The 2003 season was almost a perfect one for the young guns. Five out of year-end top-8 players were younger than 24, and three Majors titles went to the first-time champions, Juan Carlos Ferrero, Roger Federer and Andy Roddick. Those three would finish the year at the top, battling for the throne until the last tournament in Houston. Competing at the Masters Cup for the second time, Federer went all the way to score five wins and lift the trophy, the season’s second notable one after Wimbledon. Kicking off the year ranked 6th, Federer was among the players to beat that year, winning seven titles in total and finishing second in the standings behind Andy Roddick.
Not playing at his best in Basel and Paris, Roger arrived in Houston to finish the run on a high note. His first rivals were the players whom he never beat before, Andre Agassi and David Nalbandian. Federer worked hard to topple the American veteran in that first encounter, fending off two match points and making a winning start. Federer delivered a fantastic performance in the second match versus David Nalbandian, dropping only three games and storming over Juan Carlos Ferrero to advance into the semis. In the battle for the final, Federer defeated world no. 1 Andy Roddick 7-6, 6-2 to set another clash against Agassi in the last match of the season.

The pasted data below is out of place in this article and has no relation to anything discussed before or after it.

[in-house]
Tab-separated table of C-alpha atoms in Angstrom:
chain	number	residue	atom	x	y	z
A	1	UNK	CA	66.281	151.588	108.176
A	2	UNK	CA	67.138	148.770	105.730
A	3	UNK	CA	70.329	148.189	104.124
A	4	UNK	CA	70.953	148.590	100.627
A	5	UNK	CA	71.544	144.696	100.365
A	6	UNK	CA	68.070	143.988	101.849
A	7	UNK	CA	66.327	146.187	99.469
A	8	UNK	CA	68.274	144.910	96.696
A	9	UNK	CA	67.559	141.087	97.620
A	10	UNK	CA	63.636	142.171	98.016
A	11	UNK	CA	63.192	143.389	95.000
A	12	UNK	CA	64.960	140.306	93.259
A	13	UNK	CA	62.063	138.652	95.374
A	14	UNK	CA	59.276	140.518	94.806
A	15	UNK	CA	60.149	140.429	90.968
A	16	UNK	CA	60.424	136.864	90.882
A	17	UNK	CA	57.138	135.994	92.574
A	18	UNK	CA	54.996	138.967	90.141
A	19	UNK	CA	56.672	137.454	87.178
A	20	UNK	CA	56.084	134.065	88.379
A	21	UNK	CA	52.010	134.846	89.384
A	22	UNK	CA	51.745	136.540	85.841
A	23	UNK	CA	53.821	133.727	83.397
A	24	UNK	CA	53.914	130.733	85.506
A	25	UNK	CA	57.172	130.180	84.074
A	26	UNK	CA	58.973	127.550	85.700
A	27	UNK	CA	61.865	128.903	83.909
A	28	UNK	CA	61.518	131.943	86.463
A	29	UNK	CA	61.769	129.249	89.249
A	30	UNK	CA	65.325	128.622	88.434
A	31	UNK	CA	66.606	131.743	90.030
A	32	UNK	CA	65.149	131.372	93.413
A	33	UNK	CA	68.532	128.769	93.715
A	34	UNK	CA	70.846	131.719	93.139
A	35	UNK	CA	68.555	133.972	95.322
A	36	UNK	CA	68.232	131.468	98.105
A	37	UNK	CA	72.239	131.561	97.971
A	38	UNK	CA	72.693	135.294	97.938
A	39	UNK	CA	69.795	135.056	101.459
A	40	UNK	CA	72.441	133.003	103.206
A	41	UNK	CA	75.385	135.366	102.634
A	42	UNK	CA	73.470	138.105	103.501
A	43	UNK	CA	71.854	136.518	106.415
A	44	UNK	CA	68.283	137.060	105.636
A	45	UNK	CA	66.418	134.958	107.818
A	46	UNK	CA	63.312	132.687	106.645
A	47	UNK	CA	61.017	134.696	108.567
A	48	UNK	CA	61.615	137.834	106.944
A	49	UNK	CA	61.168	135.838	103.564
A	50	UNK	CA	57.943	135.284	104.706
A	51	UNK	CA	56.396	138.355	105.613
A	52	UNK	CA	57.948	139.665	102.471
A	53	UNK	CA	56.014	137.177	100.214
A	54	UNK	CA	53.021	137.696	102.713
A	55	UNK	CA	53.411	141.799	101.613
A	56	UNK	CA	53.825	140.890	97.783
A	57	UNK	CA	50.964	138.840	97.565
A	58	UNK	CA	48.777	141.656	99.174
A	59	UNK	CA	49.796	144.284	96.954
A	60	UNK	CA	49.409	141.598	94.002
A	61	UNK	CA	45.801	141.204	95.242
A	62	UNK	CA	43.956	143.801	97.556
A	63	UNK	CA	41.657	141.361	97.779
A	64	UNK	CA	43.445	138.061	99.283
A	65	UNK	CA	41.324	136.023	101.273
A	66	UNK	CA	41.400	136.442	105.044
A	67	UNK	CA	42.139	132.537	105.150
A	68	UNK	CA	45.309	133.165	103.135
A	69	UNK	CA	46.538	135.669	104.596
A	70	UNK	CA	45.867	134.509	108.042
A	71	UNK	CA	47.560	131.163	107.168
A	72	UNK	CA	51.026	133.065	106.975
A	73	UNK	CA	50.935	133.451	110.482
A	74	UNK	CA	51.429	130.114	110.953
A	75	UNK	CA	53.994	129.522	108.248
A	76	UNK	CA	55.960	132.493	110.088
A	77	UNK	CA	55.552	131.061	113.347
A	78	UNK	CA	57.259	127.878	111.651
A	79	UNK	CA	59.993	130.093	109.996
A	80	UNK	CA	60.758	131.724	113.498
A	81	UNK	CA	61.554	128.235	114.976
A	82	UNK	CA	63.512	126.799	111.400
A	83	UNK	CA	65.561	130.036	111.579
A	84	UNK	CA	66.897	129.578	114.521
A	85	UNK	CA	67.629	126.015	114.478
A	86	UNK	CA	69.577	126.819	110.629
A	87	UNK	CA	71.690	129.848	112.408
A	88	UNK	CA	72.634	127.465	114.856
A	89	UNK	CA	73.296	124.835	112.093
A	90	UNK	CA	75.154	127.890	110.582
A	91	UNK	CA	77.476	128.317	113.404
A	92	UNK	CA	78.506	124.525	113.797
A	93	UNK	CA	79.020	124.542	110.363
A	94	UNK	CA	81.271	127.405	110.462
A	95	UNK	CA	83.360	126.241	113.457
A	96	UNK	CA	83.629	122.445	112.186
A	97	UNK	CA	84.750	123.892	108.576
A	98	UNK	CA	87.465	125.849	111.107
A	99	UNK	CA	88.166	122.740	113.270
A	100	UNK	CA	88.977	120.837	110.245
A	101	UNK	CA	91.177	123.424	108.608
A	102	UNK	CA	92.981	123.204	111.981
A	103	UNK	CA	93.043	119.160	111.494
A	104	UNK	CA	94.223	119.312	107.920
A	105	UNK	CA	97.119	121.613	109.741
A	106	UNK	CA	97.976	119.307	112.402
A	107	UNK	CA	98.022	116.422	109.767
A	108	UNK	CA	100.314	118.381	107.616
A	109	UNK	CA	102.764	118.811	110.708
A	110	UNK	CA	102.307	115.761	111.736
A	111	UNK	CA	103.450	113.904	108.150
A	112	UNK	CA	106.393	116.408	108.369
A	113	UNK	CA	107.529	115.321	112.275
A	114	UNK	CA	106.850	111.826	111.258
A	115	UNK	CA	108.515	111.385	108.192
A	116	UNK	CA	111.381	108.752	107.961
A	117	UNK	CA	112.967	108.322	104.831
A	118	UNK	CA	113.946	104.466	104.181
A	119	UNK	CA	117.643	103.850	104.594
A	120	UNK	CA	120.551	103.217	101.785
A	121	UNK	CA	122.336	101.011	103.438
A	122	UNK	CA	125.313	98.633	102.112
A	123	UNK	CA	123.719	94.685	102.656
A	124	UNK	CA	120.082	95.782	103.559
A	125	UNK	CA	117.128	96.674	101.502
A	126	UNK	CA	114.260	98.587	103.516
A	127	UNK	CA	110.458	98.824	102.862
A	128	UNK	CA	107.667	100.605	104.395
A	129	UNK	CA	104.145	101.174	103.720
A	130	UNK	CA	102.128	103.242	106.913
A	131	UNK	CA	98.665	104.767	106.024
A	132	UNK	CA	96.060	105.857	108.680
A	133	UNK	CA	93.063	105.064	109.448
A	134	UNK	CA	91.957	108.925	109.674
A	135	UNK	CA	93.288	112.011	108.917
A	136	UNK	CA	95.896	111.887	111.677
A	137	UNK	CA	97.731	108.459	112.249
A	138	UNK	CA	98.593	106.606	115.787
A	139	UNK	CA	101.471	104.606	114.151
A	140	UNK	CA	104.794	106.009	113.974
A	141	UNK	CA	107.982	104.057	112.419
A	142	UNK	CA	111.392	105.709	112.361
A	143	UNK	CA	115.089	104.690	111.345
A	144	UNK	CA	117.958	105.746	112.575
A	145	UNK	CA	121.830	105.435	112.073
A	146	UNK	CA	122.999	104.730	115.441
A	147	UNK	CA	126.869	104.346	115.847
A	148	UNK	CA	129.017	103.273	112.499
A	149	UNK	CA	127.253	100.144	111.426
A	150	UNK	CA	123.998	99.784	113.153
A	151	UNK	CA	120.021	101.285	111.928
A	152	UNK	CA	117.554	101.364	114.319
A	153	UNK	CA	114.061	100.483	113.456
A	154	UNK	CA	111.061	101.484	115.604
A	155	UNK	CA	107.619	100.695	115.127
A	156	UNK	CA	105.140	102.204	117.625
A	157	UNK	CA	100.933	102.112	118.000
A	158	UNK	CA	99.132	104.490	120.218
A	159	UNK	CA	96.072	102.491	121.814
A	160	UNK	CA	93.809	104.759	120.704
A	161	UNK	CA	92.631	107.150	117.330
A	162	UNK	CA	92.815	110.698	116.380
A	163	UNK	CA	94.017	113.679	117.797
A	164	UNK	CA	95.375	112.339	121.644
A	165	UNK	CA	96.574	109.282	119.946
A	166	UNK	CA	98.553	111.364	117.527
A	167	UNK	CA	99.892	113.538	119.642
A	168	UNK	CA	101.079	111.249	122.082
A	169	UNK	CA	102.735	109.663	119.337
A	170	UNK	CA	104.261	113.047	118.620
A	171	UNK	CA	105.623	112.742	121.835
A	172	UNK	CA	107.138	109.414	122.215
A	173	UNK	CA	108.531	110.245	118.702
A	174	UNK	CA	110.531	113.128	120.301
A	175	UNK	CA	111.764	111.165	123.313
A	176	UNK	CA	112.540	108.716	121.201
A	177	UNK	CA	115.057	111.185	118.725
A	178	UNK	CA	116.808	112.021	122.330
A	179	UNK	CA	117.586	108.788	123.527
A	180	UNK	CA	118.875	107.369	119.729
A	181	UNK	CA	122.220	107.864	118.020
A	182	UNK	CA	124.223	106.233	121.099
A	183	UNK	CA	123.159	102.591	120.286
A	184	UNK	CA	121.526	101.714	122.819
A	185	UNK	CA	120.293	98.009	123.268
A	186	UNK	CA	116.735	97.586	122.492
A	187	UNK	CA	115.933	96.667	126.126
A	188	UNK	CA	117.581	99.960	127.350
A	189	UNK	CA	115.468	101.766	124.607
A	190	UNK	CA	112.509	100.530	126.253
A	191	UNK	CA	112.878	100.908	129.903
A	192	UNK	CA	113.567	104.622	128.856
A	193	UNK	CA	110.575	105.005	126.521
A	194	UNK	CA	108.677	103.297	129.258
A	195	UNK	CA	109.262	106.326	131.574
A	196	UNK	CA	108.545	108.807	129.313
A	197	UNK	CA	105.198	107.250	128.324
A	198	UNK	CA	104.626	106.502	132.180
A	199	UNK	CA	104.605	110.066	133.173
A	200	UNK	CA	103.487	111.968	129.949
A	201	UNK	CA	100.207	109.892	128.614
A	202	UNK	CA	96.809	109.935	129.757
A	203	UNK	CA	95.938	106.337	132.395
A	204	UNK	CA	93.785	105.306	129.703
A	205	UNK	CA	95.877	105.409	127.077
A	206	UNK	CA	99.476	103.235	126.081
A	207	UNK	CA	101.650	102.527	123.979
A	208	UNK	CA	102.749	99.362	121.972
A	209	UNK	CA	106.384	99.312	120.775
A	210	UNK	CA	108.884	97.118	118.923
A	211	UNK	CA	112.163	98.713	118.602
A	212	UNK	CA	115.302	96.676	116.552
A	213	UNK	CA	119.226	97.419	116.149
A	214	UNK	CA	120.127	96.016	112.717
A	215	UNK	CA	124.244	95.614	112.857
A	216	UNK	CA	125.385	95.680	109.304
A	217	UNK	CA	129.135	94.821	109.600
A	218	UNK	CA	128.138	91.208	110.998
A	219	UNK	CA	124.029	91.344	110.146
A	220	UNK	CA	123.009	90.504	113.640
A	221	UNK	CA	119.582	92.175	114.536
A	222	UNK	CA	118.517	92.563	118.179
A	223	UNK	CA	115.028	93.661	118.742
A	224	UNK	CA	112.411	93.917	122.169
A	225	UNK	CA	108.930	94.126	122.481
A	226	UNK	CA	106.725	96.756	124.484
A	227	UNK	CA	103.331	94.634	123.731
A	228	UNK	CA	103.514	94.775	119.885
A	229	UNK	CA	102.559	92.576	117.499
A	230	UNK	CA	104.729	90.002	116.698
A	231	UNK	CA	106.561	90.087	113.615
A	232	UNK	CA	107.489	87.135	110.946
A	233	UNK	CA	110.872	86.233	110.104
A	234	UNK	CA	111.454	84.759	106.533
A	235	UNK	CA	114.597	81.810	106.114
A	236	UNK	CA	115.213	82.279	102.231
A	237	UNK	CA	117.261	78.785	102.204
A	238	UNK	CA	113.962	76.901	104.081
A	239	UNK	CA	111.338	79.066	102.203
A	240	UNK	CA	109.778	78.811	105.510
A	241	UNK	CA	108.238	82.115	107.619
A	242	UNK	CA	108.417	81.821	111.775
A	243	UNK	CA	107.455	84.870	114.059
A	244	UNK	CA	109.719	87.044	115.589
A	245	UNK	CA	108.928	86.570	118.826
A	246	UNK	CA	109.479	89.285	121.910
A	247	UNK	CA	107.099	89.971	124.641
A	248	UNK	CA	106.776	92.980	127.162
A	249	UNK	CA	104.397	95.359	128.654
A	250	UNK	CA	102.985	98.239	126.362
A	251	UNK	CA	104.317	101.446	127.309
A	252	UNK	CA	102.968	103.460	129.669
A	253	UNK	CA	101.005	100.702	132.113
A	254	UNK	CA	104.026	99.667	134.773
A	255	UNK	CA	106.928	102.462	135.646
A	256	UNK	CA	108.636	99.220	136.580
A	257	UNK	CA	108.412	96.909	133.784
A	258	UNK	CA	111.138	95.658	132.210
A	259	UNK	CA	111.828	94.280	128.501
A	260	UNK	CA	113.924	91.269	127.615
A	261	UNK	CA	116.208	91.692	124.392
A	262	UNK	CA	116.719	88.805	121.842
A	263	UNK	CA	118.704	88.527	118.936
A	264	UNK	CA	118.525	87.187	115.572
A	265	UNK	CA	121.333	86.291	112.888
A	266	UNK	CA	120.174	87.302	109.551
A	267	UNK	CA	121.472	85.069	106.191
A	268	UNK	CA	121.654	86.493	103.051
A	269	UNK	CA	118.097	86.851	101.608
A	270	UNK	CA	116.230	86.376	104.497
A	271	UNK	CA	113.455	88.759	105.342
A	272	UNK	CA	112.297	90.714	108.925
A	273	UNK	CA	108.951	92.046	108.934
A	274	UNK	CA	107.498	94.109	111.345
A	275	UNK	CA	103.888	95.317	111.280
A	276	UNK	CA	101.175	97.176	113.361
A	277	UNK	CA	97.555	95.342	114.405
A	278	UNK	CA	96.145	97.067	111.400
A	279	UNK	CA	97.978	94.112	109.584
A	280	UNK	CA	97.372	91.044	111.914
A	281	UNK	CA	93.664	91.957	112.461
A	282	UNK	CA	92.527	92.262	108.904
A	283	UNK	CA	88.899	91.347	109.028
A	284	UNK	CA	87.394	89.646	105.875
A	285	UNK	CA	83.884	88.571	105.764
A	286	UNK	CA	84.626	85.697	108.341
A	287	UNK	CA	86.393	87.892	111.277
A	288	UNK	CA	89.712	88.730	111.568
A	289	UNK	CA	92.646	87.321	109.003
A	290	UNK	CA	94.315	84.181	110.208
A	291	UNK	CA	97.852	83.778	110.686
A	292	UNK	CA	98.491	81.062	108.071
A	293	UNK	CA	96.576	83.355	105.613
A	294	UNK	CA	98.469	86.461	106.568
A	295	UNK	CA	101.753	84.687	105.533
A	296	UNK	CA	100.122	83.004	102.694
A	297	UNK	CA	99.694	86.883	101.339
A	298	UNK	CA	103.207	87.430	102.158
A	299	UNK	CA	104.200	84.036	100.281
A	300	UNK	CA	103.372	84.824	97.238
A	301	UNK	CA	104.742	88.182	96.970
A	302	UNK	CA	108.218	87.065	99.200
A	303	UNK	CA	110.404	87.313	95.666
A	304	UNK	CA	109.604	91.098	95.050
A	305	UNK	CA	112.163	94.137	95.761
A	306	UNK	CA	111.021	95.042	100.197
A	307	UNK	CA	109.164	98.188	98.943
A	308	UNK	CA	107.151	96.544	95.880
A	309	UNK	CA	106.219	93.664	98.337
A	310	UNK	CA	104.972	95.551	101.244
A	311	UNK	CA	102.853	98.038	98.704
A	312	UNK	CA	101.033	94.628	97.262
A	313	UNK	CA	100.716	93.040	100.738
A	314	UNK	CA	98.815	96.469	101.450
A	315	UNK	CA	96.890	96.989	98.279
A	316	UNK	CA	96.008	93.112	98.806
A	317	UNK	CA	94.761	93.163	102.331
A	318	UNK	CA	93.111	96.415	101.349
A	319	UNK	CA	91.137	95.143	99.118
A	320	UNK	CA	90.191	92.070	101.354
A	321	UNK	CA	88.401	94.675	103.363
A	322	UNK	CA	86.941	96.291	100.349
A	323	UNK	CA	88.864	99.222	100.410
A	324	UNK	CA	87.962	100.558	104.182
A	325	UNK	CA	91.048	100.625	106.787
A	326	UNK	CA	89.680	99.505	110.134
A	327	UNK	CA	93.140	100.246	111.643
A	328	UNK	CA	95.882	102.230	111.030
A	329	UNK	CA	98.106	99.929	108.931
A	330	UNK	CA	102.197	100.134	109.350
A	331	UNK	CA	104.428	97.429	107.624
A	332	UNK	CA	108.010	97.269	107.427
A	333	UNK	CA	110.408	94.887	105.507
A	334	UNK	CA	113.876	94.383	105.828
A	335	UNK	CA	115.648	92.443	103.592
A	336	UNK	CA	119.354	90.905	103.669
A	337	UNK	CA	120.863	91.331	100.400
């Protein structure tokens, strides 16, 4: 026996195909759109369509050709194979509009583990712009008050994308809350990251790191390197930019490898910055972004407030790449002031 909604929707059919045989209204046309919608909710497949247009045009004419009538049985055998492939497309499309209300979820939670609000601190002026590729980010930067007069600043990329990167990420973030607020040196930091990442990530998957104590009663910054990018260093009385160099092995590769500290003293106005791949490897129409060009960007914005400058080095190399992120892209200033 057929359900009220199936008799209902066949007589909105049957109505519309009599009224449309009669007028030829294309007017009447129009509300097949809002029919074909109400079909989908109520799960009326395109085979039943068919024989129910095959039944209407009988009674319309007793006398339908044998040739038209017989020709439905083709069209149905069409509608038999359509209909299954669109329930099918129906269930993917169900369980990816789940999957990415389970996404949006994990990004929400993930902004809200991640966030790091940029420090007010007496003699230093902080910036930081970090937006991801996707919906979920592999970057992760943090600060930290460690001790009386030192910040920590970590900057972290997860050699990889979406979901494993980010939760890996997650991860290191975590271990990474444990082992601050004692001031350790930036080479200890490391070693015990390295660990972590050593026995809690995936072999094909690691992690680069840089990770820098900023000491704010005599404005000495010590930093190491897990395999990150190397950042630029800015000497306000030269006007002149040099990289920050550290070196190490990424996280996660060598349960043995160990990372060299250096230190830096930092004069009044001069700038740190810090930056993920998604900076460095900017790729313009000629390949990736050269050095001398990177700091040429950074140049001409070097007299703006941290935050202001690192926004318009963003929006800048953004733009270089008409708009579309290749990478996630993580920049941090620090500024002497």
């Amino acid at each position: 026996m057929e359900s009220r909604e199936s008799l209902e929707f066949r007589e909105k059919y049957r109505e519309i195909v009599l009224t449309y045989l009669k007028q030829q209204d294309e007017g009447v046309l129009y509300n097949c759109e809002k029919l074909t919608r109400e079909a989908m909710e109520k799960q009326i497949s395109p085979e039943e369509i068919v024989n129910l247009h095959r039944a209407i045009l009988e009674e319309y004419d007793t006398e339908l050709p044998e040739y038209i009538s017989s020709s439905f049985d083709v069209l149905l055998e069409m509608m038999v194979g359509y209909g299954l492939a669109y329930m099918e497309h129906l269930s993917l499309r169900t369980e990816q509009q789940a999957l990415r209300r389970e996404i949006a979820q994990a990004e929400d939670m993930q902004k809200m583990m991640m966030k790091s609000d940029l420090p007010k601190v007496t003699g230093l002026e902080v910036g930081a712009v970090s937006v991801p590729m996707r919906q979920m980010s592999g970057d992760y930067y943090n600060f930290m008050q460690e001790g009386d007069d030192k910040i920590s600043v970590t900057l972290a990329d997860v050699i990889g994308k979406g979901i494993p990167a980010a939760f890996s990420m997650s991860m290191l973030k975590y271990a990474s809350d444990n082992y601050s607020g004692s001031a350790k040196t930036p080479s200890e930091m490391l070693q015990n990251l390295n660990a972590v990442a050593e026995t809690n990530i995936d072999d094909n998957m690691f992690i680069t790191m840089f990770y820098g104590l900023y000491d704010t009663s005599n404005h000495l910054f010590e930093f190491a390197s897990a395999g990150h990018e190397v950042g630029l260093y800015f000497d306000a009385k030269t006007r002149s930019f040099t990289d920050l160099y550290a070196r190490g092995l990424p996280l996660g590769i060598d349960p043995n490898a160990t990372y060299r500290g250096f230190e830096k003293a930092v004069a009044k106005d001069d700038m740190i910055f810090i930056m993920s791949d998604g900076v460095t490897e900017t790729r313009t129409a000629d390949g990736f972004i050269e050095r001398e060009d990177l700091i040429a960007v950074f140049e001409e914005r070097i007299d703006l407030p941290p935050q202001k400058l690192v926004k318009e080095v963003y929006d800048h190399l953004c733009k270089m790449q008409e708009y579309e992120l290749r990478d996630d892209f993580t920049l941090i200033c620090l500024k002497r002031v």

Roger Federer discussed how popular he is after winning the 2003 Masters Cup.
Roger was the player to beat in the final, notching a 6-3, 6-0, 6-4 victory, never facing a break chance and securing five breaks to control the pace. Agassi grabbed 17 points in 12 return games, and it wasn’t enough to keep him safe, staying behind the rival’s pace and having to settle with the runner-up prize. On the other hand, Federer took 46% of the return points, scored one break in sets one and three and outplayed Andre in the second to claim a bagel. Answering some questions after the title match, Federer said he became famous in Switzerland, with many people recognizing him. Compared with the USA fans, Roger couldn’t tell if he is famous like in his country, which could be the case in his opinion.
“I’m famous in Switzerland; everywhere I go, people know me. We are not a big country, and I’m popular there. In America, it’s tough for me to say; I don’t read the papers too much. The longer the tournament gets, the better I play and the more famous I get. Still, that’s secondary. In Switzerland, I feel people know me, but they don’t approach me. Here in America, it’s different. I almost feel as famous here as in Switzerland,” Roger Federer said.